Saturday, March 13, 2010

Free Art Sucks What?

I have argued in a previous post "Why Museums Need to be Free." Here's an interesting counter-argument by Mat Gleason in Coaguala Art Journal, Issue #98, with the title of "Free Art Sucks. Take My Money and Get out of My Way. Mr. Gleason describes attending a Culver City Art Walk., ". . .the art had actually been pretty good. . .oh sure, some trash here or there, some rentals by the trustafarians and some grad school masturbation, but, all in all the art was a good slice of L.A. Contemporary."
This could, without the L.A. Contemporary, describe art walks I've attended here in Chicago, ArtWalk Ravenswood (an event I have participated in for the past 6 years and will do so into the future), the oldAround the Coyote, open Fridays at the Flat Iron Building in Wicker Park (where my gallerist, Gary Marr's Sapere space is) or in Pilsen, Chicago Arts District. It's all there, the grad school masturbation, regurgitations of anime, and on and on.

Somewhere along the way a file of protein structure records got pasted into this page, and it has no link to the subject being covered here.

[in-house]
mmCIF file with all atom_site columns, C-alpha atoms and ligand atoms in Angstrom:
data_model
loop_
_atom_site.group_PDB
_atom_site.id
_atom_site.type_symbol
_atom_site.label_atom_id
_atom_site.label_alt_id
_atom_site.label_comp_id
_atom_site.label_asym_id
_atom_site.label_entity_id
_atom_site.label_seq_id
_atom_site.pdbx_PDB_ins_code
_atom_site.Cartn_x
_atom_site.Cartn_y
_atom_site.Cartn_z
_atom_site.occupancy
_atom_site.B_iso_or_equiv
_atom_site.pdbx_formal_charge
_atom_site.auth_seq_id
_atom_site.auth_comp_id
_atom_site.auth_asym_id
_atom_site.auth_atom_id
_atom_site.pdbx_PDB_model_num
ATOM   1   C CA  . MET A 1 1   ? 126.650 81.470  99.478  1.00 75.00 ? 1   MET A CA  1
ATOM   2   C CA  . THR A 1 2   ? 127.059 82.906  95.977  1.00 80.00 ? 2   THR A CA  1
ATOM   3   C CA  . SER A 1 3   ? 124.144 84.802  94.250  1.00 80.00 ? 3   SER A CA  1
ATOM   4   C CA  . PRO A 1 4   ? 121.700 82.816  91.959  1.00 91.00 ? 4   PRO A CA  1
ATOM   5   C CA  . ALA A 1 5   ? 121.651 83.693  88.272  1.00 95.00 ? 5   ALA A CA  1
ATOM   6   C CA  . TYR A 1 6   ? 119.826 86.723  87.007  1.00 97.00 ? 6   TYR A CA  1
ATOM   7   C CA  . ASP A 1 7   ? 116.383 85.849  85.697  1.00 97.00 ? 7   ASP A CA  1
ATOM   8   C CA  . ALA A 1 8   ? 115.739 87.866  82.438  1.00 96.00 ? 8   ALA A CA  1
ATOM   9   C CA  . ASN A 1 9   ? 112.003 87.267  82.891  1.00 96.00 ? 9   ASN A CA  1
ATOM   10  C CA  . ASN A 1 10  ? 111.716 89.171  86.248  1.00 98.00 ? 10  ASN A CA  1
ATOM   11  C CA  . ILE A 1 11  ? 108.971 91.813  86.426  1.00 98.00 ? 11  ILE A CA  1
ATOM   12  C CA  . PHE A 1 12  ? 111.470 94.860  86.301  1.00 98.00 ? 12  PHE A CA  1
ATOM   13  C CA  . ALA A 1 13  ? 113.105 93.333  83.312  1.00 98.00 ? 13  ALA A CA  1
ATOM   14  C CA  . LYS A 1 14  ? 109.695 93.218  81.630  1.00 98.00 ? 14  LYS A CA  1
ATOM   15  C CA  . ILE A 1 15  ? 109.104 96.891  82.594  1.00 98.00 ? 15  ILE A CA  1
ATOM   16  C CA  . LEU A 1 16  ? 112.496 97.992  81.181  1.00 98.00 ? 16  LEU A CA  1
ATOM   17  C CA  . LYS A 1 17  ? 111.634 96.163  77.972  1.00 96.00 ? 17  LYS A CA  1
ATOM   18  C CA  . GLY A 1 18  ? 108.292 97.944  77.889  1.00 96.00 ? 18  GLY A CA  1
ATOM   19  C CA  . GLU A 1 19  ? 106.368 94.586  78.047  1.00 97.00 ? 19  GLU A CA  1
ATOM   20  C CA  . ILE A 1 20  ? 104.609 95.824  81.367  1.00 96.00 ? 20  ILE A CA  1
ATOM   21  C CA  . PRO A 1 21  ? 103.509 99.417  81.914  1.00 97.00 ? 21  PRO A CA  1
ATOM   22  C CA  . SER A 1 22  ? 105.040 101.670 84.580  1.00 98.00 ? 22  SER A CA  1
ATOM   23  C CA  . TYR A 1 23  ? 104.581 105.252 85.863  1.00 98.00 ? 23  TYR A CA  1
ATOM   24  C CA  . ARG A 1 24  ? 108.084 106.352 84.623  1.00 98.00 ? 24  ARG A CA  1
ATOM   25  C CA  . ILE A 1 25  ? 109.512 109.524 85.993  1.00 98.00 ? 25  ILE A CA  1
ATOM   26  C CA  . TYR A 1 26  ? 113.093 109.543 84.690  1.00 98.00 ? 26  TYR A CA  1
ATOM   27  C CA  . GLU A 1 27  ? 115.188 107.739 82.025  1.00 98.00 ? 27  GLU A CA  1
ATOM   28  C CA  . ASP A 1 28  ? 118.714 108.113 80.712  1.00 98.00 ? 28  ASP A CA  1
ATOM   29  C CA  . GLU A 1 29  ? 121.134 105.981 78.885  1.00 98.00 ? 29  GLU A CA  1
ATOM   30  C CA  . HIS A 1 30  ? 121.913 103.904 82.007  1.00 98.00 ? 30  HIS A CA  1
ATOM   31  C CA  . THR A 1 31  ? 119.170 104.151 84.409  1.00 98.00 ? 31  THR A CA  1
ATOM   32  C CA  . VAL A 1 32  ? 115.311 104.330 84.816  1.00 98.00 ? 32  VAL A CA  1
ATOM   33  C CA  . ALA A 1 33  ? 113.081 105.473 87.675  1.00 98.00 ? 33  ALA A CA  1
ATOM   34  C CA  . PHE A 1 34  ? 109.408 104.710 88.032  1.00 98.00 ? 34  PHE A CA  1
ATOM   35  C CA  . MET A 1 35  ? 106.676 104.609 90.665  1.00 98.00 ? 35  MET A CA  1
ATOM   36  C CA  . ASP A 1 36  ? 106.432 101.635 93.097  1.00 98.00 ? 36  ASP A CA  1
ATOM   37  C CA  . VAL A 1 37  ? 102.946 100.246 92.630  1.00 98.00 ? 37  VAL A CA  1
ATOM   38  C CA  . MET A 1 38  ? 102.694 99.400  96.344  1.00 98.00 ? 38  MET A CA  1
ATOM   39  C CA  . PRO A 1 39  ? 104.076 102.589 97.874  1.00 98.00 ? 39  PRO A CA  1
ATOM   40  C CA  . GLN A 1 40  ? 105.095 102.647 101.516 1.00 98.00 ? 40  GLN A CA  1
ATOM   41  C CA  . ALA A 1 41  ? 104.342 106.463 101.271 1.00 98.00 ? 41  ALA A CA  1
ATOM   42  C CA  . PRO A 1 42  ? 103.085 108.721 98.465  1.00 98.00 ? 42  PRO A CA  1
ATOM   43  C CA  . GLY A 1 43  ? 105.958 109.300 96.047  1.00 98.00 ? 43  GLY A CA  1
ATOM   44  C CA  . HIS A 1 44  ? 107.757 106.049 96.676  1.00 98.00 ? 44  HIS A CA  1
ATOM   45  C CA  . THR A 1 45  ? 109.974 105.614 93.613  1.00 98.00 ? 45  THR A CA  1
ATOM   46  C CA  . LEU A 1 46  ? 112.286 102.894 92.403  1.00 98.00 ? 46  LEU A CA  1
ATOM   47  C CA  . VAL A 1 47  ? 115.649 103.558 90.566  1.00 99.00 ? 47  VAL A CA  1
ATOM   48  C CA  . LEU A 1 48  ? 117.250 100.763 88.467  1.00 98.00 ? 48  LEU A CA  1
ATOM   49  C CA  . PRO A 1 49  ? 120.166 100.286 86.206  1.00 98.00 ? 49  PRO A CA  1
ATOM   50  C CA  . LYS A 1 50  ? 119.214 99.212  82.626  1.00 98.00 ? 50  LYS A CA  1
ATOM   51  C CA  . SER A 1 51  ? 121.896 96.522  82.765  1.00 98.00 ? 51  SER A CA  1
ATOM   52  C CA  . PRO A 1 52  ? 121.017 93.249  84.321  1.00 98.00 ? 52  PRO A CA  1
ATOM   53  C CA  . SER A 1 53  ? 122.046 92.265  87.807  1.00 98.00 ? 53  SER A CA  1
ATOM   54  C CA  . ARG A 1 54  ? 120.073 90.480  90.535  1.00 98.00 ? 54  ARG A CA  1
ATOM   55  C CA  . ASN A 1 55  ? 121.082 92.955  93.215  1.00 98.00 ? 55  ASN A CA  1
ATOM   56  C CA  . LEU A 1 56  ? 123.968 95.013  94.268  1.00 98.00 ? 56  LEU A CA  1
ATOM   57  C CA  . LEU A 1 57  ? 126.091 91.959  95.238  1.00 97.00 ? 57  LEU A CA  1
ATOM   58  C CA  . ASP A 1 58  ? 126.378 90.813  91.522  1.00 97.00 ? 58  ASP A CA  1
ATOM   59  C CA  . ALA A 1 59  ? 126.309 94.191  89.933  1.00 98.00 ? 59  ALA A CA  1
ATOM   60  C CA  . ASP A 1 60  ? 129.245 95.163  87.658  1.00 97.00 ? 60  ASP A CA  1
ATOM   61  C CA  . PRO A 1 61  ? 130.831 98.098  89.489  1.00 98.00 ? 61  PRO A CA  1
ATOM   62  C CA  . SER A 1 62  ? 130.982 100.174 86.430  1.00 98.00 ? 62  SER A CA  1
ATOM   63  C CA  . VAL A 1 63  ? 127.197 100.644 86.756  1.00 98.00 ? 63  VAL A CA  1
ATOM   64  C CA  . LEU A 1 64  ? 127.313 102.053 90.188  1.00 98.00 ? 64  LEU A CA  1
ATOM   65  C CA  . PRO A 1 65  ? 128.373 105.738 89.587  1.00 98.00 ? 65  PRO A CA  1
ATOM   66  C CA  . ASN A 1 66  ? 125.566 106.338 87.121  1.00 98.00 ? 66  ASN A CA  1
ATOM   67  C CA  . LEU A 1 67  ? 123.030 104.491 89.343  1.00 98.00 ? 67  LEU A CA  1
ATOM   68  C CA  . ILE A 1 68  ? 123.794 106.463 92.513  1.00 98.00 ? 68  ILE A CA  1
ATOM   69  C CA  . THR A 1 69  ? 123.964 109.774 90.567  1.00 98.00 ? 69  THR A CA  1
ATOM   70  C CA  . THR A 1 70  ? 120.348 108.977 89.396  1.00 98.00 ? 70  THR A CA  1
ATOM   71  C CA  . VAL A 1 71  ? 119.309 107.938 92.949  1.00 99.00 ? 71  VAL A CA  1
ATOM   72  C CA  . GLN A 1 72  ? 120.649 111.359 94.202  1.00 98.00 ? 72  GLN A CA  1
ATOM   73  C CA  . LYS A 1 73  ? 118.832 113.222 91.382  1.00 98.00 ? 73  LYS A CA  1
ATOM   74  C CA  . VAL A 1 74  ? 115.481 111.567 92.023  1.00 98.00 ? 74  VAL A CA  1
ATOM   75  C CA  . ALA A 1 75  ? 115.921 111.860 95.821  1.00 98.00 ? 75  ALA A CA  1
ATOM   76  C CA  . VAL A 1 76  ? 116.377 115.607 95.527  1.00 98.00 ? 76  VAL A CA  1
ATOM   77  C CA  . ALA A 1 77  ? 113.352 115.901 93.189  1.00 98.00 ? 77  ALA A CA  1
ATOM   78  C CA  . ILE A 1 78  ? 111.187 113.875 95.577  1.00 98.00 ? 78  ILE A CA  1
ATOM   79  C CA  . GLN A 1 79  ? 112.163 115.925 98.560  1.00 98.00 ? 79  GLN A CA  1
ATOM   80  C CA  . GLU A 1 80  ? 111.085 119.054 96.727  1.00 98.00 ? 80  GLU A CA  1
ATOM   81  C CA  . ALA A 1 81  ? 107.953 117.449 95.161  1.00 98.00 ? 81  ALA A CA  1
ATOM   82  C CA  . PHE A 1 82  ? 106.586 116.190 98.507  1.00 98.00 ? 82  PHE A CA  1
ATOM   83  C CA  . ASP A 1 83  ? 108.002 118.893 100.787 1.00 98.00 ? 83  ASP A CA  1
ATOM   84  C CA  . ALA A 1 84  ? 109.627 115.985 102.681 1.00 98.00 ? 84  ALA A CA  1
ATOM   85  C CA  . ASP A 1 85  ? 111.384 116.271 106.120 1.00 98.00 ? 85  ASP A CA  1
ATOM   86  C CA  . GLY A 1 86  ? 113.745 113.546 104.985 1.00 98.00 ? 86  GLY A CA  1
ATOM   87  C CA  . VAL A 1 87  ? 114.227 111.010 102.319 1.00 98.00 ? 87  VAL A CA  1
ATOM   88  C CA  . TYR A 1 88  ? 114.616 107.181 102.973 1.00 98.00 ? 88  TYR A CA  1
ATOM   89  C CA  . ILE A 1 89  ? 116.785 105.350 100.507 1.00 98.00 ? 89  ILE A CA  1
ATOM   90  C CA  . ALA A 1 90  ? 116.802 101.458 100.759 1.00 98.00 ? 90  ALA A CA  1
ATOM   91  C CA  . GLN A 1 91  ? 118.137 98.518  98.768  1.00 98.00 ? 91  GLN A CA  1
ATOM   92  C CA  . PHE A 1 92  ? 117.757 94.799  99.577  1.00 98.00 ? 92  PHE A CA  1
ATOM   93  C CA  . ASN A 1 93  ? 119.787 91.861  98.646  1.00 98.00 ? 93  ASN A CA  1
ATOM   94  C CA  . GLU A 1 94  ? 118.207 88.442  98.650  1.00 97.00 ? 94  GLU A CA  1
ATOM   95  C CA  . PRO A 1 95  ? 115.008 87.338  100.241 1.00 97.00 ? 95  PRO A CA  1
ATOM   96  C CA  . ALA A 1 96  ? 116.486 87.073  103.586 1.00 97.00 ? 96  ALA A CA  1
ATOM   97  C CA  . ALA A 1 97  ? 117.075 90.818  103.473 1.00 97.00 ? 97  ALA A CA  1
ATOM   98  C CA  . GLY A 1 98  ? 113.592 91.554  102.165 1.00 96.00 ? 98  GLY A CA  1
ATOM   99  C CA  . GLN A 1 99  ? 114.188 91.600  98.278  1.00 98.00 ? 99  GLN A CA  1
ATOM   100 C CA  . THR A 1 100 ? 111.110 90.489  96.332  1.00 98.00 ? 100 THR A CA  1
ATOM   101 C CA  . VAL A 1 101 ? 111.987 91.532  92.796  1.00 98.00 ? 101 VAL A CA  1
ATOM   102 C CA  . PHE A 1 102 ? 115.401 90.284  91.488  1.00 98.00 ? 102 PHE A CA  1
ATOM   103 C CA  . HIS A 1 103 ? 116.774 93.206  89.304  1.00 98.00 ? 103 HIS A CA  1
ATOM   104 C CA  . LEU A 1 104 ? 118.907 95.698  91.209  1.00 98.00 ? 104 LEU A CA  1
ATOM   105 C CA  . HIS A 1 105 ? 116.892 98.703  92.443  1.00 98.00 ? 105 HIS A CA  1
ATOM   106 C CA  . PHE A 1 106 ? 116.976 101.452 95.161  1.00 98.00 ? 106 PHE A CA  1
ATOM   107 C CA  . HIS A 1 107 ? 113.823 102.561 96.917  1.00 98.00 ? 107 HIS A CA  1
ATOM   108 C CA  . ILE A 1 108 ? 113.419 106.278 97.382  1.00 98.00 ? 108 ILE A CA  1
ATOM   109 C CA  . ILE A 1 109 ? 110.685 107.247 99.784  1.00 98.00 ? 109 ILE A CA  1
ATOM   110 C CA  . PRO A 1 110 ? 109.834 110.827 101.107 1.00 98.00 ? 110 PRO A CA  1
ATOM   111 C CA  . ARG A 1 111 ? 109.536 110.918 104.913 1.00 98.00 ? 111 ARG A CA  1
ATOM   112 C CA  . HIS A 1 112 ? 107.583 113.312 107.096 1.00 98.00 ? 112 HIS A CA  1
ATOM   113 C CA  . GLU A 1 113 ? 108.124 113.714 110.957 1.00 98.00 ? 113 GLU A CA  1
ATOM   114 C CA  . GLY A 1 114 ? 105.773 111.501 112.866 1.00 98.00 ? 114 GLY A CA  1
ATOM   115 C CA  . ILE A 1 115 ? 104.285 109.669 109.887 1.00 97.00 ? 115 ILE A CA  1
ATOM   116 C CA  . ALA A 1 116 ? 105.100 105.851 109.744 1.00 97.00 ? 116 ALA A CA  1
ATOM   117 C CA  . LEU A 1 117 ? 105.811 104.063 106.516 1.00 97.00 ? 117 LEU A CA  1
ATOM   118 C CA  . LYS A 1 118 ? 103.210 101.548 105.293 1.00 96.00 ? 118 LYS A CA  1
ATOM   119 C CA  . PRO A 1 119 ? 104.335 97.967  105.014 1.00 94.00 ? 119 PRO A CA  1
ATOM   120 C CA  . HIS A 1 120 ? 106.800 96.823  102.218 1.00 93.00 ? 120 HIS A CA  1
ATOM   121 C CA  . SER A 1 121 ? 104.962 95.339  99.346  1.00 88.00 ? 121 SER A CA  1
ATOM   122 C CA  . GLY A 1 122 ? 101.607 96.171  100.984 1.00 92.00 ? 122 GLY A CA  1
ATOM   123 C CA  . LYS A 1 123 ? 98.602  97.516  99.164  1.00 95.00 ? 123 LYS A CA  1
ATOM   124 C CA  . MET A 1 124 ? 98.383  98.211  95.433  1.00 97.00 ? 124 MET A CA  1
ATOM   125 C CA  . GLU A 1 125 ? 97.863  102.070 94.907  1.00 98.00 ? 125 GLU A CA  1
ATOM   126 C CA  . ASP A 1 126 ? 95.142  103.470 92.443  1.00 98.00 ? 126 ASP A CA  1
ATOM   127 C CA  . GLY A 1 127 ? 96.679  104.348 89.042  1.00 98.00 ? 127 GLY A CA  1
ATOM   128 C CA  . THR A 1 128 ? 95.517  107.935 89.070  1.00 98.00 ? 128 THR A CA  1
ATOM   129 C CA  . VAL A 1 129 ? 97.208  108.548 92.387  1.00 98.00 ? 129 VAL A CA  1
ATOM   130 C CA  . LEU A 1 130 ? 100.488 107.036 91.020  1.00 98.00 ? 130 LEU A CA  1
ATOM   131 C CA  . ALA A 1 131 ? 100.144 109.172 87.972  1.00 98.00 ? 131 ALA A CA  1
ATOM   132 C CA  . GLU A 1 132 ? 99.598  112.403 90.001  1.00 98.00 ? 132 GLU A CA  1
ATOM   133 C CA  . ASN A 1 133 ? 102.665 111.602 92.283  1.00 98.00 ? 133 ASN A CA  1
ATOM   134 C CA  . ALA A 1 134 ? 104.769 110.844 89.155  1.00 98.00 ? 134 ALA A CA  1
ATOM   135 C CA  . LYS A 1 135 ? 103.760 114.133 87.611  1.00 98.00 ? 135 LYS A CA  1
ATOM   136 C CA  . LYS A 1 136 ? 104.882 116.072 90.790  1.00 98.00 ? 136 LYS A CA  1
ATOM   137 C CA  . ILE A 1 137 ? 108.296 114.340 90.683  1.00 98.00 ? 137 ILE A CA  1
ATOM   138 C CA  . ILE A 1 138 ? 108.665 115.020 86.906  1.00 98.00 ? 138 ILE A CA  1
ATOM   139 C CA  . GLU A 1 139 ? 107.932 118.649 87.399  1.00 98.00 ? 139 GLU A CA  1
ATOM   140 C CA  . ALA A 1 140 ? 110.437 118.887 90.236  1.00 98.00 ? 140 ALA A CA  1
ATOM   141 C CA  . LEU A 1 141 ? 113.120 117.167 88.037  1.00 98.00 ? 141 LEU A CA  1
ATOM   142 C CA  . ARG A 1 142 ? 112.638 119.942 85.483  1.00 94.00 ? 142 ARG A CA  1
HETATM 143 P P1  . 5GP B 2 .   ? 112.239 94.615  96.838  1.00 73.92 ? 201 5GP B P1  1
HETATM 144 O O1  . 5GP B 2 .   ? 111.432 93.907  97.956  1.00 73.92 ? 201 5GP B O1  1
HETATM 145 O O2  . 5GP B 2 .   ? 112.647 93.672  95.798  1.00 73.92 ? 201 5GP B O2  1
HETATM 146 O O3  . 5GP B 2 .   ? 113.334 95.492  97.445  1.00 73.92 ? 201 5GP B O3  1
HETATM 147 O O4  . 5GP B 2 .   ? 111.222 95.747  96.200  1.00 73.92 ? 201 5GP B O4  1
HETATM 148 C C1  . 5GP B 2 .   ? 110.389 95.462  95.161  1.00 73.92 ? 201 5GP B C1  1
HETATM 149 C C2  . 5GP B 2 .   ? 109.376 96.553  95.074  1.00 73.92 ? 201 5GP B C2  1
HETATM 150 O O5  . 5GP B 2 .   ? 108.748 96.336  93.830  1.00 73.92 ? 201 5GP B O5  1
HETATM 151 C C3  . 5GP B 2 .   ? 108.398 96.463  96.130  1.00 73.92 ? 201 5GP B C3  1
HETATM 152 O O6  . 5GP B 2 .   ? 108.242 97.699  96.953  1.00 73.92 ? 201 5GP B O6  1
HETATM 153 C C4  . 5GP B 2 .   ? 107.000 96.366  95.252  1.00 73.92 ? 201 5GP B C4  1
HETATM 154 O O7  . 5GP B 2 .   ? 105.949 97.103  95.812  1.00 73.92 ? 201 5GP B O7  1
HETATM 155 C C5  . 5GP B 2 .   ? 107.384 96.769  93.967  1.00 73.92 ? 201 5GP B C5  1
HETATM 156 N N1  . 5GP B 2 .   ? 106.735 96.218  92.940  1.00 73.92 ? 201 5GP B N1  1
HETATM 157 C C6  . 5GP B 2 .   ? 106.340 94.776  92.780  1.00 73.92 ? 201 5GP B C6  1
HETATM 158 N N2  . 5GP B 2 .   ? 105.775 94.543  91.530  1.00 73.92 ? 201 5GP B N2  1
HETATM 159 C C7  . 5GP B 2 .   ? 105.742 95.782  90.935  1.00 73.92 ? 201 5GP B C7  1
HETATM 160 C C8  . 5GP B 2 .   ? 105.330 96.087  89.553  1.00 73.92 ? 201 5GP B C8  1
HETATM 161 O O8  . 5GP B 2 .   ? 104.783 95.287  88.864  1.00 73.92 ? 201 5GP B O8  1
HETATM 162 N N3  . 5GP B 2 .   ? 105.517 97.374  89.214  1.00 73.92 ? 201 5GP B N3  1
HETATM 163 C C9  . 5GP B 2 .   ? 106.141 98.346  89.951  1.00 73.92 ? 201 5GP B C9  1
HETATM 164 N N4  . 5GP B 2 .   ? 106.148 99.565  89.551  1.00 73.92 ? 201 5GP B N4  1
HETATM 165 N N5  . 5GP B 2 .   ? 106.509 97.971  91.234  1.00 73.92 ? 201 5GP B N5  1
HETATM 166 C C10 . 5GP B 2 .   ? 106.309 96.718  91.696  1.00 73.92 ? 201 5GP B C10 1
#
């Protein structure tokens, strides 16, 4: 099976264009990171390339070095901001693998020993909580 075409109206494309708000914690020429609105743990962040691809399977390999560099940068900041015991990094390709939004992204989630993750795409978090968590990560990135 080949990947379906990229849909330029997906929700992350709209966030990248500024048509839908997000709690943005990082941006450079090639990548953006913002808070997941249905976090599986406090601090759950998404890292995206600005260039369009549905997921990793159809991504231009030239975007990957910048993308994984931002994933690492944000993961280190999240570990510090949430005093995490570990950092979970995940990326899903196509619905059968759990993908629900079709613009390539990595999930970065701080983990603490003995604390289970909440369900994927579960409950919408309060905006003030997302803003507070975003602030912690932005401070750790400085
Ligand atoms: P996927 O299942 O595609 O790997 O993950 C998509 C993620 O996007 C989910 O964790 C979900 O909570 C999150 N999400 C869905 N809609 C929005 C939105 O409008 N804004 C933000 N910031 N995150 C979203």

Then Mr. Gleason opines that the experience of attending the art walk as a free event cheapened it by making so accessible to the public, "Would you rather pay five or ten dollars and bump up against strollers and suburbanites or pay a hundred dollars to see an art show and have twenty people tops, silence, the option of curatorial commentary straight from the source and maybe a nice dinner out of the deal?"

He goes on, "Idiots are pulling art down to their level, demanding artists and galleries make the exhibition experience a potty-training exercise for the eyes without the psychological damage. The art has followed suit and is made for imbeciles by the addled, dull and fearful in the hopes of narcissistic hunger being satisfied and a few bucks made on the side. The great art is out there and it is time for people to get fucking angry and elite about it."

I argue something a bit different, yes, there's a lot of bad stuff out there, and we have a potential mass audience desperately in need of art training and art appreciation. The only way to do that is make the art accessible at free or nearly free museums and art events.